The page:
Joseph Diaz stopped Andrew Cancio in the ninth round as one boxing pundit tweeted, “Joseph Diaz doesn’t have a real hammer but he has a scalpel and he can cut you up many different ways.”  While the fight was competitive early, Diaz’ boxing skills and punching accuracy proved decisive over the second half.

Diego De La Hoya won an easy decision over Orlandito Del Valle with one judge having him blanking Del Valle and the other two judges giving one round to De Valle.

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Carl Frampton Edges Leo Santa Cruz in Classic Featherweight Title Bout

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By Tom Donelson (BWAA)
Member Boxing Writers Association of America

Carl Frampton came into Brooklyn Barclays Center for a battle of undefeated against Leo Santa Cruz.   Cruz had his own cross to bear as his father is suffering from cancer and nearly didn’t make the trip but he proved to be the warrior in a classic battle between two equal boxers. Frampton B

Cruz hallmark has been high output with additional power punches but Frampton countered Cruz’s power and reach with excellent counterpunching.  In a battle of jabbers coming into the bout, a little over 80% of both fighters’ punches were power shots.  The jab ceased to be a weapon for either fighters.

Cruz did not use his reach to his advantage while lunging straight into Frampton vicious counterpunches.  Frampton turned this bout into a toe to toe battle.  The judges had it a majority 116-112, 117-111 and 114-114.  This was a bout that could have been scored either way but no one will complain that Cruz got ripped off or that Frampton was undeserving since he was the more accurate puncher.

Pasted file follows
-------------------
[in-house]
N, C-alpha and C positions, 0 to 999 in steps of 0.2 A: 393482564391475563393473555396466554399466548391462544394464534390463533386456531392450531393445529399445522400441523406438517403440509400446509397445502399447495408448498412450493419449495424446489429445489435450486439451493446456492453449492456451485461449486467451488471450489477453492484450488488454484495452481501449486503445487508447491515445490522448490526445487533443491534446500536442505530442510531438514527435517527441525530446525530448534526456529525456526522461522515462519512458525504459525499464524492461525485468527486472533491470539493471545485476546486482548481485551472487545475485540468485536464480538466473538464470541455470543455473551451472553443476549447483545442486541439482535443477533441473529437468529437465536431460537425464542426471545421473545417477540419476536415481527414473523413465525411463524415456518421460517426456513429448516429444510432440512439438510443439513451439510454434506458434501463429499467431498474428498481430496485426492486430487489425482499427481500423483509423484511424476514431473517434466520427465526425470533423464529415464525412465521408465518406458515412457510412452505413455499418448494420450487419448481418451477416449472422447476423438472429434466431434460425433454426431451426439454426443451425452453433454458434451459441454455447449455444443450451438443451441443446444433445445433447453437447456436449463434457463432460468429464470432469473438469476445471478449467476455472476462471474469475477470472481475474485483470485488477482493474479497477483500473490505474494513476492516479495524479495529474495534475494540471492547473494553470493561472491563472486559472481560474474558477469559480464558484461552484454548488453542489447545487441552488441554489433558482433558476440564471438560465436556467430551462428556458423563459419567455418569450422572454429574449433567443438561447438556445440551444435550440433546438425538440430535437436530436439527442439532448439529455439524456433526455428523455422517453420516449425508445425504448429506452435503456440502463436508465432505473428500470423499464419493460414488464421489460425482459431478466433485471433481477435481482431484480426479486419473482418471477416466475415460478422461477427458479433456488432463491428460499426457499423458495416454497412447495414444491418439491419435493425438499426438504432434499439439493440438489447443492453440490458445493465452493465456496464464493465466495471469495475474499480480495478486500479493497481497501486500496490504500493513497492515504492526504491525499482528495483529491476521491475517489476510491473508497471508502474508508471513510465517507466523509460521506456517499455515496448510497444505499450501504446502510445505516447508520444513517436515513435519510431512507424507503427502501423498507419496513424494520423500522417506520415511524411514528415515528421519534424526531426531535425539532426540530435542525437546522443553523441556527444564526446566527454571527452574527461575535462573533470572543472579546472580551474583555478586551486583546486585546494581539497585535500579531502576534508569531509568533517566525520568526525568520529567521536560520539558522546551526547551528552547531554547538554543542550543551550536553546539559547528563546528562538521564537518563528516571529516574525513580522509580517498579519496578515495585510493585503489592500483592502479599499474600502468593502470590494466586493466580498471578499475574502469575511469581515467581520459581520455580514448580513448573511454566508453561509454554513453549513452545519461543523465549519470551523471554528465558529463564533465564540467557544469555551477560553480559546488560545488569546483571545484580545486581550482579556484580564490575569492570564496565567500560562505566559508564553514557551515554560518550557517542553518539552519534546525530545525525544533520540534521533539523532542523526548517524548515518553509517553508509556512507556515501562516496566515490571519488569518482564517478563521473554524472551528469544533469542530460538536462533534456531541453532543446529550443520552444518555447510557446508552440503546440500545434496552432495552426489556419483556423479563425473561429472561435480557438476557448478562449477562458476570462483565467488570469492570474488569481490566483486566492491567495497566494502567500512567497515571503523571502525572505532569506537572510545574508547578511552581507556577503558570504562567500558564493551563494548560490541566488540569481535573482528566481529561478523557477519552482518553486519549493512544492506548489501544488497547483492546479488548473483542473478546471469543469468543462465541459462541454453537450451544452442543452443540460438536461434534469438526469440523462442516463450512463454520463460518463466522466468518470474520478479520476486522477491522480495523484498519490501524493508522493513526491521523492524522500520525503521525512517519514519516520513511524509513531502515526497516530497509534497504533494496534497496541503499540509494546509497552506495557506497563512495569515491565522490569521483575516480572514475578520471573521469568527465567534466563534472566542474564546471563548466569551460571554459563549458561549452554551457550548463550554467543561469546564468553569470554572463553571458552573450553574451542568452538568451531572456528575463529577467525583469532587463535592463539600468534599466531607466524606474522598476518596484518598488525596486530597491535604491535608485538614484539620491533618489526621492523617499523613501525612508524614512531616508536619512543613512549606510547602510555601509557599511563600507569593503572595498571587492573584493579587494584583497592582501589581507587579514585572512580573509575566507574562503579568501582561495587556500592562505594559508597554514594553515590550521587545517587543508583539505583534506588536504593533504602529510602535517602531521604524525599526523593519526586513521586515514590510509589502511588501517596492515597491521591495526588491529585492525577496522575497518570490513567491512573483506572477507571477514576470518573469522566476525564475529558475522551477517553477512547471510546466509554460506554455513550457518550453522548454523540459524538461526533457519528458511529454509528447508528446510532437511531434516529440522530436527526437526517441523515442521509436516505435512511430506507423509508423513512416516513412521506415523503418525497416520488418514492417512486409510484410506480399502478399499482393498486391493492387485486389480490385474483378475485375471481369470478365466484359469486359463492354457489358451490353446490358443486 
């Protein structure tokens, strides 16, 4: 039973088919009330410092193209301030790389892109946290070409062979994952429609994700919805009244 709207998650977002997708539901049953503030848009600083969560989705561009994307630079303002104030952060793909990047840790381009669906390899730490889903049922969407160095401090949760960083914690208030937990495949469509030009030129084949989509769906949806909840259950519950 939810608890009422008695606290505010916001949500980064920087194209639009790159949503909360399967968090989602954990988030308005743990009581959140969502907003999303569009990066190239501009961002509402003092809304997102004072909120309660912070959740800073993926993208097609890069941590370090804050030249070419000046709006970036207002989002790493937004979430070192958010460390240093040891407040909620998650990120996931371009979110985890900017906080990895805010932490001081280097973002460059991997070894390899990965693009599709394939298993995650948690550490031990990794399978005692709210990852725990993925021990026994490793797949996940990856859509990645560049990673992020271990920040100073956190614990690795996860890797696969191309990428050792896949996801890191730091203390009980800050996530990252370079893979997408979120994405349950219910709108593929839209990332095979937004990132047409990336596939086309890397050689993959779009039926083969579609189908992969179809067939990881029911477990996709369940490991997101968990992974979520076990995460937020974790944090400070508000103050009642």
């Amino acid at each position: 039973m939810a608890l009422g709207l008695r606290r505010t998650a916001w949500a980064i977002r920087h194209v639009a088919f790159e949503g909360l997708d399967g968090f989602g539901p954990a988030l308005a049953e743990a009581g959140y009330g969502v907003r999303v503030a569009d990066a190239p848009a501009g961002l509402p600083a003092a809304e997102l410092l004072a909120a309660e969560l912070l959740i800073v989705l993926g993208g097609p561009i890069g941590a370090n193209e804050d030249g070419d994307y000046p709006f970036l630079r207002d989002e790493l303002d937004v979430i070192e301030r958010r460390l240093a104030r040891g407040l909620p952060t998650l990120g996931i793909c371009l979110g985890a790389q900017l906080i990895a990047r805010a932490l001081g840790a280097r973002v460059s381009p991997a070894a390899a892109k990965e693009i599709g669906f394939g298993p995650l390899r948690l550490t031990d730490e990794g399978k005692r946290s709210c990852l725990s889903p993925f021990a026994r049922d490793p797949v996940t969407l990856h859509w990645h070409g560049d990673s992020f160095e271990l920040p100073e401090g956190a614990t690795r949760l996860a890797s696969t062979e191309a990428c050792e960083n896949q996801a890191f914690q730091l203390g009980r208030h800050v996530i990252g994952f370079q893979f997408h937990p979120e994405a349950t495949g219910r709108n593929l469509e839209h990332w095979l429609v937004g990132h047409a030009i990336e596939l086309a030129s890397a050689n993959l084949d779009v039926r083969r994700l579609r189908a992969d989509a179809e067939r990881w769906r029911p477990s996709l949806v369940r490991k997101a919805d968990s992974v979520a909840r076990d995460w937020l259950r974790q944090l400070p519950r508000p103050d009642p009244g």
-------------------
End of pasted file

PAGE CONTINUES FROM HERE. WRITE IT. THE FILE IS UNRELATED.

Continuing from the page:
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Anthony Joshua Retains Title by KO … Keith Thurman edges Shawn Porter in Epic WBA Welterweight Title Fight

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By Tom Donelson (BWAA)

Member Boxing Writers Association of America

British heavyweight and IBF champion Anthony Joshua may be the best heavyweight in the world and last weekend, he demolished Dominic Breazeale as he handed the American fighter his first loss.   Breazeale is a big fighter with a tough chin but he couldn’t match Joshua’s skills or hand speed.  Joshua, the former 2012 Olympic Gold Medalist, showed his hand speed as he simply punched Breazeale at will.  As one boxing writer noted, Breazeale “seemed to react seconds after the punch has already connect on his face” and while he was able absorbed much of Joshua’s punches; one doesn’t win fights by absorbing the other guy punches but you need to punch the other guy.

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Breazeale never threatened Joshua throughout the bout before Joshua finally ended the bout with a knockout in the seventh round.